The rise in income inequality in developing countries after trade liberalization has been a puzzle for trade theory, which predicts the opposite effect. The authors present a model with imported intermediate goods in which the relative wages of skilled labor can rise due to higher imports of inputs or due to skill-biased technological change. The evidence from Peru in the post-liberalization phase in the early 1990s supports the skilled-biased technological change hypothesis. The authors find that most of the decrease in the blue-collar wage share in the manufacturing industries can be ...
Does employing undocumented workers give firms a competitive advantage?
Using administrative data from the state of Georgia, this paper finds that on average, among all firms, employing undocumented workers reduces a firm's hazard of exit by 19 percent. However, the impact varies greatly across sectors. In addition, a firm is at a distinct disadvantage if it does not employ undocumented workers but its rivals do. The advantage to employing undocumented workers increases as more firms in the industry do so. In addition, the advantage to a firm from employing undocumented workers decreases with the skill level of the firm's workers, increases with the breadth of a ...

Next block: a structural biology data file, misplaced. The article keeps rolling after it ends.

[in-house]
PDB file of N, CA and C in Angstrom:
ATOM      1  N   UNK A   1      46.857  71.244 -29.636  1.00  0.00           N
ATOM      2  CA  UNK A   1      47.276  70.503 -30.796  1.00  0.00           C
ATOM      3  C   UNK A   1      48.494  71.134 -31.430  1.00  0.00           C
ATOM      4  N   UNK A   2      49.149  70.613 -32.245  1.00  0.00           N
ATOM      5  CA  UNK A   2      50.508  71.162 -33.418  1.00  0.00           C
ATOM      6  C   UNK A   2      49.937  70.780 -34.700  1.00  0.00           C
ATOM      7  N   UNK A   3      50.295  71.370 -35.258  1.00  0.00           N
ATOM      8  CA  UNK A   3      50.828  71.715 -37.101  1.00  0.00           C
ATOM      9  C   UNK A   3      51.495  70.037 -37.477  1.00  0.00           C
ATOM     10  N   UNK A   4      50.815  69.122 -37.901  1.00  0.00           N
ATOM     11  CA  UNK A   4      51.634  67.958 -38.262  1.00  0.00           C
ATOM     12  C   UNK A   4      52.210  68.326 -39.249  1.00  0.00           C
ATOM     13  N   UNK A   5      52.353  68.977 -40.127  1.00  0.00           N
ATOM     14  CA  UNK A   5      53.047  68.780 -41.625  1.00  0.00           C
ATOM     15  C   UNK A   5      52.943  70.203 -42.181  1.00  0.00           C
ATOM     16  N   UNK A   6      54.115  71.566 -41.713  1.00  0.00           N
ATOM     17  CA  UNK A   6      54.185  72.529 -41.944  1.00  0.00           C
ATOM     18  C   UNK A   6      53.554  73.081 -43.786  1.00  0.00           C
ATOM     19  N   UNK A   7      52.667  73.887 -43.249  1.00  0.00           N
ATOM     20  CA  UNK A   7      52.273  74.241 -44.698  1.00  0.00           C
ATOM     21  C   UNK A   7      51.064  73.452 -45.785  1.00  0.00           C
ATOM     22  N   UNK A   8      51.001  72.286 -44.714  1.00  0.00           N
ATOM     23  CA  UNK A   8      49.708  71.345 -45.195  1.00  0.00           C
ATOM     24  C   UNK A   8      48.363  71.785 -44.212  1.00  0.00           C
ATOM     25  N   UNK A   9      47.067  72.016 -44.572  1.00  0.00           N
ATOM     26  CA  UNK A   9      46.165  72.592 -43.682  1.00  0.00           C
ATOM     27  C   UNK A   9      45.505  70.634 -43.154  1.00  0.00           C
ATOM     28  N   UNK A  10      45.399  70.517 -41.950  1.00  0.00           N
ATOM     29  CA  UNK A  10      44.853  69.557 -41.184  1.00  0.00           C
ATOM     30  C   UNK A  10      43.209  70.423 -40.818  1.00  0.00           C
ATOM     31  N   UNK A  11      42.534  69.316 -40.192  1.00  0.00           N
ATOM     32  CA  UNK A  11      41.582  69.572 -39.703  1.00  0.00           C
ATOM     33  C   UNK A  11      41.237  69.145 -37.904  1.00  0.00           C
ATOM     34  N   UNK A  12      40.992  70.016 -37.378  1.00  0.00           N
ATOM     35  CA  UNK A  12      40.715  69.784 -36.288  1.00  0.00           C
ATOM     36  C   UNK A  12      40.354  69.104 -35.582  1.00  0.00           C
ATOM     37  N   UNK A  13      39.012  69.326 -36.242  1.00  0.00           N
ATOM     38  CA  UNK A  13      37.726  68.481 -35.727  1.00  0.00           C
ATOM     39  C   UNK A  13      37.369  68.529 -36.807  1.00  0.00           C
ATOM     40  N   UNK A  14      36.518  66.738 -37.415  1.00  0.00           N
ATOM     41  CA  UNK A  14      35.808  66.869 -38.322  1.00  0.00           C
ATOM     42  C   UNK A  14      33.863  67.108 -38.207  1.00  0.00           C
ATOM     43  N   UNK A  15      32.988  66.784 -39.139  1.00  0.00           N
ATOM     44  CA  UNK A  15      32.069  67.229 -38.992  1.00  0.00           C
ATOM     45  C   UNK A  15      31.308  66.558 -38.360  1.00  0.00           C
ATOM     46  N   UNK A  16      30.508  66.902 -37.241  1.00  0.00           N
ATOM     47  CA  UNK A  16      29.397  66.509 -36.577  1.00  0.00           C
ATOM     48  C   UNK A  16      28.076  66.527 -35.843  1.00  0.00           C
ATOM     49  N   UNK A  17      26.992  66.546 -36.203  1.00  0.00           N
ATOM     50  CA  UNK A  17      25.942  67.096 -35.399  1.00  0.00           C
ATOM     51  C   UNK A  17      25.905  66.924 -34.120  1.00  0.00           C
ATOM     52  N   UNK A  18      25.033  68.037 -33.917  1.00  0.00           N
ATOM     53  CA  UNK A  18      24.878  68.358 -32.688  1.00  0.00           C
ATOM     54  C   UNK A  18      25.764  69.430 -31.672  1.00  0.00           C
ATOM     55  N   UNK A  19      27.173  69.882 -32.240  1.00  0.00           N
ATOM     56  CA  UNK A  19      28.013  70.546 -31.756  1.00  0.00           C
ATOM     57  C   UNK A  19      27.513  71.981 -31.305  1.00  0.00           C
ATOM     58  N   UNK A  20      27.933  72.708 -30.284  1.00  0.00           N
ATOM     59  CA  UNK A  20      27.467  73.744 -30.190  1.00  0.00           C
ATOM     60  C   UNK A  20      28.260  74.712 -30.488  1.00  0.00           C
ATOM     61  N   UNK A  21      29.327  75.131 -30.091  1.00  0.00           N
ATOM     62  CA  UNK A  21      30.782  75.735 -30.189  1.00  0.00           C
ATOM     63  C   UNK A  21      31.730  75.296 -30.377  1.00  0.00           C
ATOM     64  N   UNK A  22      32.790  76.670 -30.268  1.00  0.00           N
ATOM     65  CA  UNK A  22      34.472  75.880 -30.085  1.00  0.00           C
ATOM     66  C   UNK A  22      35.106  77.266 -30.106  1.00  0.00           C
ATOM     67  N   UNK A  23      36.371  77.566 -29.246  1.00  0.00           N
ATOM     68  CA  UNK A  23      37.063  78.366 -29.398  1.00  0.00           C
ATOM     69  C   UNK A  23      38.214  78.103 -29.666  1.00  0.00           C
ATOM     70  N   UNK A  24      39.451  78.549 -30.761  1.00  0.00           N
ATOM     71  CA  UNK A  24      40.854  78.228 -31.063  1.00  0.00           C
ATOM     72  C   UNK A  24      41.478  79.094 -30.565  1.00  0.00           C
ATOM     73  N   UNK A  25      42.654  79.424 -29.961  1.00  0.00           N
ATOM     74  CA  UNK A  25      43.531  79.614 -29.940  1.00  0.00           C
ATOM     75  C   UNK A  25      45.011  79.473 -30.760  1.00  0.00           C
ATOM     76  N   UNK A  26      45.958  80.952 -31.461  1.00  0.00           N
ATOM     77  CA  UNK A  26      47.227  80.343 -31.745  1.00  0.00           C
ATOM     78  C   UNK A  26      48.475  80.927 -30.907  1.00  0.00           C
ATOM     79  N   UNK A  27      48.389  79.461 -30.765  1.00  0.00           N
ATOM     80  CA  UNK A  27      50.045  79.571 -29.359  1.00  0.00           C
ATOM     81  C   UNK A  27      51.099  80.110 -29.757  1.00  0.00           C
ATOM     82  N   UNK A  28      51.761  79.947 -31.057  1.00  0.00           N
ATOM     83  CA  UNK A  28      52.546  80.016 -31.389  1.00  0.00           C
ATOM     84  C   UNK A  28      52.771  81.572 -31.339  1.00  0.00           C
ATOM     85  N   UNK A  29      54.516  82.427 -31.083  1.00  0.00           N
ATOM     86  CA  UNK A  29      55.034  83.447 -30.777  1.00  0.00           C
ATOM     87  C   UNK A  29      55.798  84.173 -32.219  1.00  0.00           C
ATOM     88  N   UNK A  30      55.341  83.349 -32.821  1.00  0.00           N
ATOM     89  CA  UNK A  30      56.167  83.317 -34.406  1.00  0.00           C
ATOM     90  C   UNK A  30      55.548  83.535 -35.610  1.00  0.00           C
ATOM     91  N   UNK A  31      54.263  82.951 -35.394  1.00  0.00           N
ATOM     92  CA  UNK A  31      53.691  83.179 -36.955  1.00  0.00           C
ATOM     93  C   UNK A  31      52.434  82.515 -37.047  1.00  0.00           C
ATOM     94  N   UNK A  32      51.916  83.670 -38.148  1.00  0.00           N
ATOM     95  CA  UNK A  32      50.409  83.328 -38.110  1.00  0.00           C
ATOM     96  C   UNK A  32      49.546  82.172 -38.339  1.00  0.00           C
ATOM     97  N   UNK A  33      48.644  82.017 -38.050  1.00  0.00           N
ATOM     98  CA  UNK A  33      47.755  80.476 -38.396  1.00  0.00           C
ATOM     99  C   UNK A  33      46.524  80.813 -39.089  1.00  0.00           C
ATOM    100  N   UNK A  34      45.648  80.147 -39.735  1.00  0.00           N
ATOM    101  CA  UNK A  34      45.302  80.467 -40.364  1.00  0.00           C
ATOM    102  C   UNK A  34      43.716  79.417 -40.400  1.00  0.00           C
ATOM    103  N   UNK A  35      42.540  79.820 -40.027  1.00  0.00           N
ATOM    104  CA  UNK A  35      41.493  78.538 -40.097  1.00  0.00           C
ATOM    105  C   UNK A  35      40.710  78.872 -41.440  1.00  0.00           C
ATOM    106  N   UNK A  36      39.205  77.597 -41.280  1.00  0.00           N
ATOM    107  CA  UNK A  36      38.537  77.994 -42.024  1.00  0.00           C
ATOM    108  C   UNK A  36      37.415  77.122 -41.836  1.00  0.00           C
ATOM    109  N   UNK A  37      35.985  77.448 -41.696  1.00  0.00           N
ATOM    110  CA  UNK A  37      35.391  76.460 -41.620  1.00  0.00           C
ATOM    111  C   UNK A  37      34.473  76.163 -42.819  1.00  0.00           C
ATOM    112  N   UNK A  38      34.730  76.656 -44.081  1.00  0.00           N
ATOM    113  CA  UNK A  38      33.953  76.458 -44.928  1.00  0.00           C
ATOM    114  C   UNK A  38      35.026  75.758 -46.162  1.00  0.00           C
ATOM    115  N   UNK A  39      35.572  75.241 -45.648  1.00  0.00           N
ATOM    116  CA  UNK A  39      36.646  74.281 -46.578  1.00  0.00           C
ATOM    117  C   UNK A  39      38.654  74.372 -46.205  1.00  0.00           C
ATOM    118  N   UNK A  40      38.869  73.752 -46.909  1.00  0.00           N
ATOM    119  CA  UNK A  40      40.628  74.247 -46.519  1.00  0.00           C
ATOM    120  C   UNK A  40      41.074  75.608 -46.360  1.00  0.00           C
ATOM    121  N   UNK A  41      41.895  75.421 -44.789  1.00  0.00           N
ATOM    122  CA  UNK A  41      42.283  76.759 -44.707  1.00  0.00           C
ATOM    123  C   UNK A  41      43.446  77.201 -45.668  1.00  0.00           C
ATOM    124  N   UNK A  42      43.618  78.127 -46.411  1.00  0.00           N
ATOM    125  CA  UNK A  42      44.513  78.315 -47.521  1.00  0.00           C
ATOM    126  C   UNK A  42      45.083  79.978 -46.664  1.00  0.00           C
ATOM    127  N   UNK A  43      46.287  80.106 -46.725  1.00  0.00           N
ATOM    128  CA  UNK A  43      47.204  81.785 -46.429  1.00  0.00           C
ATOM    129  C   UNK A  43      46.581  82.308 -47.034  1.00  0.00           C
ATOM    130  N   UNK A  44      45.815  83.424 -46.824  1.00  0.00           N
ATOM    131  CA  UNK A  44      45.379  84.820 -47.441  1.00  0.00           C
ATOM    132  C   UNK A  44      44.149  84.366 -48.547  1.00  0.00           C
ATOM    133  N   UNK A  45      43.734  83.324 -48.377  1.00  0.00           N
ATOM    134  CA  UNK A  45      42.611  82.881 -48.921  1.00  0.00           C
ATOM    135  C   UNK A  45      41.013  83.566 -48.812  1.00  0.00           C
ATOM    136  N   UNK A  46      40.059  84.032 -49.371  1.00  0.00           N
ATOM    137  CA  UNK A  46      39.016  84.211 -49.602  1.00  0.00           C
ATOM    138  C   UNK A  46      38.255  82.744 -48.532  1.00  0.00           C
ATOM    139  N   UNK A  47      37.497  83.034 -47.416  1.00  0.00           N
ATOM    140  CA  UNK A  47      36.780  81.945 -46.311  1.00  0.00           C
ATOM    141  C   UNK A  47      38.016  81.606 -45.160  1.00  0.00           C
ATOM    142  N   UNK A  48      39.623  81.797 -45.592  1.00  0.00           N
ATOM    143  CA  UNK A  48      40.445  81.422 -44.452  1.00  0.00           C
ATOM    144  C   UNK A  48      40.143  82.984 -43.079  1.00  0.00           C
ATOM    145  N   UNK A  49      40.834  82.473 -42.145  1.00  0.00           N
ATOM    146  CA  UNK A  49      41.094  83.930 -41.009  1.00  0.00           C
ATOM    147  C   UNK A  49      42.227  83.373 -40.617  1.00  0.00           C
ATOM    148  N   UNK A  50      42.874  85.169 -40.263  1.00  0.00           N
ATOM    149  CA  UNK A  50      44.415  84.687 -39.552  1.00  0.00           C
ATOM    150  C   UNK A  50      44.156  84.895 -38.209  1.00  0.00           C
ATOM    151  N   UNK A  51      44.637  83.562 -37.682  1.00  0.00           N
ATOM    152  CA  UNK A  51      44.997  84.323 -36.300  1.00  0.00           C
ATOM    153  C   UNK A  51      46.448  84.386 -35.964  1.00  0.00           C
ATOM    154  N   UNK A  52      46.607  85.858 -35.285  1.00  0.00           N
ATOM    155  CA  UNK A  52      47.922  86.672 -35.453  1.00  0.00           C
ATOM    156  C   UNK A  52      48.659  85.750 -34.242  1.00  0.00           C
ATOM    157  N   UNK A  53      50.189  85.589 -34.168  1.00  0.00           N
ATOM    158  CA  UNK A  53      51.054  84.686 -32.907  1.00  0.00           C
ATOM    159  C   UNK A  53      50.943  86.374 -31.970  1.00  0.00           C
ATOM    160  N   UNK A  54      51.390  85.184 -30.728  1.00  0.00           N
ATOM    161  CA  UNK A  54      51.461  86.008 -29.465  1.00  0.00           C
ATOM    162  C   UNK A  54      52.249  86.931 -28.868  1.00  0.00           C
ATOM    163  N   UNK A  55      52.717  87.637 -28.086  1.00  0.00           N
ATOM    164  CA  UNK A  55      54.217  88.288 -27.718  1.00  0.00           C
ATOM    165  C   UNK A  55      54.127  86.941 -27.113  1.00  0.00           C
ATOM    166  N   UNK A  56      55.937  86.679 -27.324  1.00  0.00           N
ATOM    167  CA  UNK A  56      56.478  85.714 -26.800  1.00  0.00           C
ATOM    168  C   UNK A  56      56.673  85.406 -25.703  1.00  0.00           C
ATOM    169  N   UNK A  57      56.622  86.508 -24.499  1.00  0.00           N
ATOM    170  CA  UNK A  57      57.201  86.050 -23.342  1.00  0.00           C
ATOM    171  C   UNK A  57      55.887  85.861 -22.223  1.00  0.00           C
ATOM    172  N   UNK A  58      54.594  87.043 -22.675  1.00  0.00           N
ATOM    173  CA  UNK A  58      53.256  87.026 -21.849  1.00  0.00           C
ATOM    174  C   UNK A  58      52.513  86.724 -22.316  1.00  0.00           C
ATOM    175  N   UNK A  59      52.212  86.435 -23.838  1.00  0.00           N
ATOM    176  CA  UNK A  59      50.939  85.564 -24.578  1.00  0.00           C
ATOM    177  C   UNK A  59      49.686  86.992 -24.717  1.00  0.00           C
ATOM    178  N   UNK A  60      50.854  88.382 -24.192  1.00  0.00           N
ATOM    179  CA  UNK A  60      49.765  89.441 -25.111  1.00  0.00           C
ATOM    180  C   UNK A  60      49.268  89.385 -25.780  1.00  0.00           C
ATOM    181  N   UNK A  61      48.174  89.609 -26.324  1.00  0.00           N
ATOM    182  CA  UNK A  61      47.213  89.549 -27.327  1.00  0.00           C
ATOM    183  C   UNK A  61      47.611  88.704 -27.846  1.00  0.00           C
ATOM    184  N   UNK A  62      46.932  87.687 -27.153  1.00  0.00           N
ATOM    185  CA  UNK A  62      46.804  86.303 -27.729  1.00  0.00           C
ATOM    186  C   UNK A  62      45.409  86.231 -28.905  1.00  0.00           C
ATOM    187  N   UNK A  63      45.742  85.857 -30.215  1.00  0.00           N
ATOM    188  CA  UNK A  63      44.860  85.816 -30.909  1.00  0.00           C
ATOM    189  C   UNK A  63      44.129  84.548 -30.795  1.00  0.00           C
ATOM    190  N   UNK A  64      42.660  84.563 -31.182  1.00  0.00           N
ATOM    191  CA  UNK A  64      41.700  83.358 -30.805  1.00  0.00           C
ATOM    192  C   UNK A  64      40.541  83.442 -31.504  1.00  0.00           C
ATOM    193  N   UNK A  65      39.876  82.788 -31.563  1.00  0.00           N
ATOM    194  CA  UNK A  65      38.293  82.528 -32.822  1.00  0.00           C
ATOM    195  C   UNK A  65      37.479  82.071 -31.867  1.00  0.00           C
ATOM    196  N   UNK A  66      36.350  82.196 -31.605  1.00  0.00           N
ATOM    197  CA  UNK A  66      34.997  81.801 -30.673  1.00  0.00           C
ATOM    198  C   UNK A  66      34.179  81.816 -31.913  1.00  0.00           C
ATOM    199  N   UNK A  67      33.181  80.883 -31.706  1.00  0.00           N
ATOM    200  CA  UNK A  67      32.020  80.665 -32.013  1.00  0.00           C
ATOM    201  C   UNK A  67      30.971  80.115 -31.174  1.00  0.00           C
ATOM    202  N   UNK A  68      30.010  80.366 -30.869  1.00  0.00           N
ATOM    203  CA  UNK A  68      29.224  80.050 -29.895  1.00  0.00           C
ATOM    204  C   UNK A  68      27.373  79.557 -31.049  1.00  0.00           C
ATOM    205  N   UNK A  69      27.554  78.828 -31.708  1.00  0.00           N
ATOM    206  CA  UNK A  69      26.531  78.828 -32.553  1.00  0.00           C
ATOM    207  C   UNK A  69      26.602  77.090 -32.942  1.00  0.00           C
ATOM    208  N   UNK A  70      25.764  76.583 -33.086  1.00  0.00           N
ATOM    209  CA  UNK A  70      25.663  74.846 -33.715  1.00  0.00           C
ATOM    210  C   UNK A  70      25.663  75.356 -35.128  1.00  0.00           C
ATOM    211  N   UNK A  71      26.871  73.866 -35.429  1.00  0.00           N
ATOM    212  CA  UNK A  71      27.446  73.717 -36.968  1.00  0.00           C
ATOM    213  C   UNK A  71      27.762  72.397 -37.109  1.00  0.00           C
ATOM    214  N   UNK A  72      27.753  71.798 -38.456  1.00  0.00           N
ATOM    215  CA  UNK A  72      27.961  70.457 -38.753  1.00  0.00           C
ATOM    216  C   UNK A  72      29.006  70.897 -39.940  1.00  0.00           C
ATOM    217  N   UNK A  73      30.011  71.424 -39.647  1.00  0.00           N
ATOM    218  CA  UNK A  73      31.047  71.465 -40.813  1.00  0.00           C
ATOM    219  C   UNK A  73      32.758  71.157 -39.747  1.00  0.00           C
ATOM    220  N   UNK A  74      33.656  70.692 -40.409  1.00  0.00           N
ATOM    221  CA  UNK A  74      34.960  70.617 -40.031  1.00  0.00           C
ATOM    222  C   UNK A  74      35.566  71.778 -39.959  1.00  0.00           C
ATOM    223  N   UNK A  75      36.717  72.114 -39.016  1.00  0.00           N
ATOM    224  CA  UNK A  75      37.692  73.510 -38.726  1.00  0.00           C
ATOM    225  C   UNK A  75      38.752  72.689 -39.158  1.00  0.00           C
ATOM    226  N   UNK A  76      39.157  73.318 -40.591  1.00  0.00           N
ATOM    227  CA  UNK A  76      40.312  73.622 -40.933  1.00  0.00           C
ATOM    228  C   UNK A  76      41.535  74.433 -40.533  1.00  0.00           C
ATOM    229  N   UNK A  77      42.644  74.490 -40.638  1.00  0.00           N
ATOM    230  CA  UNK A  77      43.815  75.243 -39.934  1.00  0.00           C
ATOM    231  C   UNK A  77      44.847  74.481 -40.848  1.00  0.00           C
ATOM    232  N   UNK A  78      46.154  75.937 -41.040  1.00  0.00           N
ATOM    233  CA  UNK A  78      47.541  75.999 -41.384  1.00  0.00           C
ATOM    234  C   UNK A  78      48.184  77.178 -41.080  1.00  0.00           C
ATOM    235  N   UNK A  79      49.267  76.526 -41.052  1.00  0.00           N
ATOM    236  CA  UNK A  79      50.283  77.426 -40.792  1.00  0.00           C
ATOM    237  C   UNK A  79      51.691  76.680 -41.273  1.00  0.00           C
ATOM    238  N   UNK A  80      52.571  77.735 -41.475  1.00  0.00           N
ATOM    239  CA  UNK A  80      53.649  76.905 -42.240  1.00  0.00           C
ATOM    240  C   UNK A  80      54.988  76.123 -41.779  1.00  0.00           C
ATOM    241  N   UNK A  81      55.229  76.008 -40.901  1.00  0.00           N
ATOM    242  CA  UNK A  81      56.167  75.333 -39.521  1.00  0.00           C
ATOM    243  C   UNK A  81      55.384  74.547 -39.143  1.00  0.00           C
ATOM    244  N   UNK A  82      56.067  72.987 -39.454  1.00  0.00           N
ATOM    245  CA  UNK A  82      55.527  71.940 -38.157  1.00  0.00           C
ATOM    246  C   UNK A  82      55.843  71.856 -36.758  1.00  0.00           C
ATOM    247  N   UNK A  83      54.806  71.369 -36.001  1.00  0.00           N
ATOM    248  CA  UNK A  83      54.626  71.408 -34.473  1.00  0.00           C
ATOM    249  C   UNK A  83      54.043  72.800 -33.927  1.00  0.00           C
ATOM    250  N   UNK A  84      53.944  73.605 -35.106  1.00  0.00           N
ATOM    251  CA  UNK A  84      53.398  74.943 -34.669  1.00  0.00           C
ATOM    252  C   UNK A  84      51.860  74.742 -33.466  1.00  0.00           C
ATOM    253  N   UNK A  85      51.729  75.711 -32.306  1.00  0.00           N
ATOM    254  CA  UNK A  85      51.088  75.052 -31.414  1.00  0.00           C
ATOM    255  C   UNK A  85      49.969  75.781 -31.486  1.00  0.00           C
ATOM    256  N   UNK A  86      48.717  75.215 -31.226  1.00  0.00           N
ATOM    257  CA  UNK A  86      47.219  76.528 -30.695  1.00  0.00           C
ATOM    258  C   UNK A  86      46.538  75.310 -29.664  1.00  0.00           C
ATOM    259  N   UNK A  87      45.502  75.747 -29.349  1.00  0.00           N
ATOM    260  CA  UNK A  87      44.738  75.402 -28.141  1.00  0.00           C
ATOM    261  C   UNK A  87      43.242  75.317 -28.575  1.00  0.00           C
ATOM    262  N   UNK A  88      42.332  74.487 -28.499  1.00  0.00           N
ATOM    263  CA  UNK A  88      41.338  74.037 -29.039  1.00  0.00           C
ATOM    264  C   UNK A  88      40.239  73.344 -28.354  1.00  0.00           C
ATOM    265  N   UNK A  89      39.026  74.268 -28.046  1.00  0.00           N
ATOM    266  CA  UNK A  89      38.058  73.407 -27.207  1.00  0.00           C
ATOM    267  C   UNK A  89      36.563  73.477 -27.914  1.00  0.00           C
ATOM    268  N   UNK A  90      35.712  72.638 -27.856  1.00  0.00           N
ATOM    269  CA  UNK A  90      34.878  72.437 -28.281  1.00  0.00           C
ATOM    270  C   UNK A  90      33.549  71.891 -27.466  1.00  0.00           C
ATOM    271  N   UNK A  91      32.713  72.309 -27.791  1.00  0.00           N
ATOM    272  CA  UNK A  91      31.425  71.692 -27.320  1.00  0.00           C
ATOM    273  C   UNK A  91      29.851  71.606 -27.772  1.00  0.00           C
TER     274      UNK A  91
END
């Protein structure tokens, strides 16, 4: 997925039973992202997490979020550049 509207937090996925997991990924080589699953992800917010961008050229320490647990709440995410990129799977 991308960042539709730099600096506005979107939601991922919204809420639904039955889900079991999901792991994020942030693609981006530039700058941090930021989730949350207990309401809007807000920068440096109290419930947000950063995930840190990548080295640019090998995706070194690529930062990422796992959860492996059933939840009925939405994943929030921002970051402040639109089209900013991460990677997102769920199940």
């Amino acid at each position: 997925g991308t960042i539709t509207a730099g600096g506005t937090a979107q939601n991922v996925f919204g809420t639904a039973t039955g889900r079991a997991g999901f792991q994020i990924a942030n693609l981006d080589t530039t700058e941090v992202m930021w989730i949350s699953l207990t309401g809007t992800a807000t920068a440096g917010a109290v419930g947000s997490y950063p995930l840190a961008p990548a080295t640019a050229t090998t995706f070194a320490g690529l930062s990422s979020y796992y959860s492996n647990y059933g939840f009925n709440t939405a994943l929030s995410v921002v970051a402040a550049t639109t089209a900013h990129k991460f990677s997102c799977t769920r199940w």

Undocumented worker employment and firm survivability
Do firms employing undocumented workers have a competitive advantage? Using administrative data from the state of Georgia, this paper investigates the incidence of undocumented worker employment across firms and how it affects firm survival. Firms are found to engage in herding behavior, being more likely to employ undocumented workers if competitors do. Rivals' undocumented employment harms firms' ability to survive while firms' own undocumented employment strongly enhances their survival prospects. This finding suggests that firms enjoy cost savings from employing lower-paid undocumented at ...
The labor market experience and impact of undocumented workers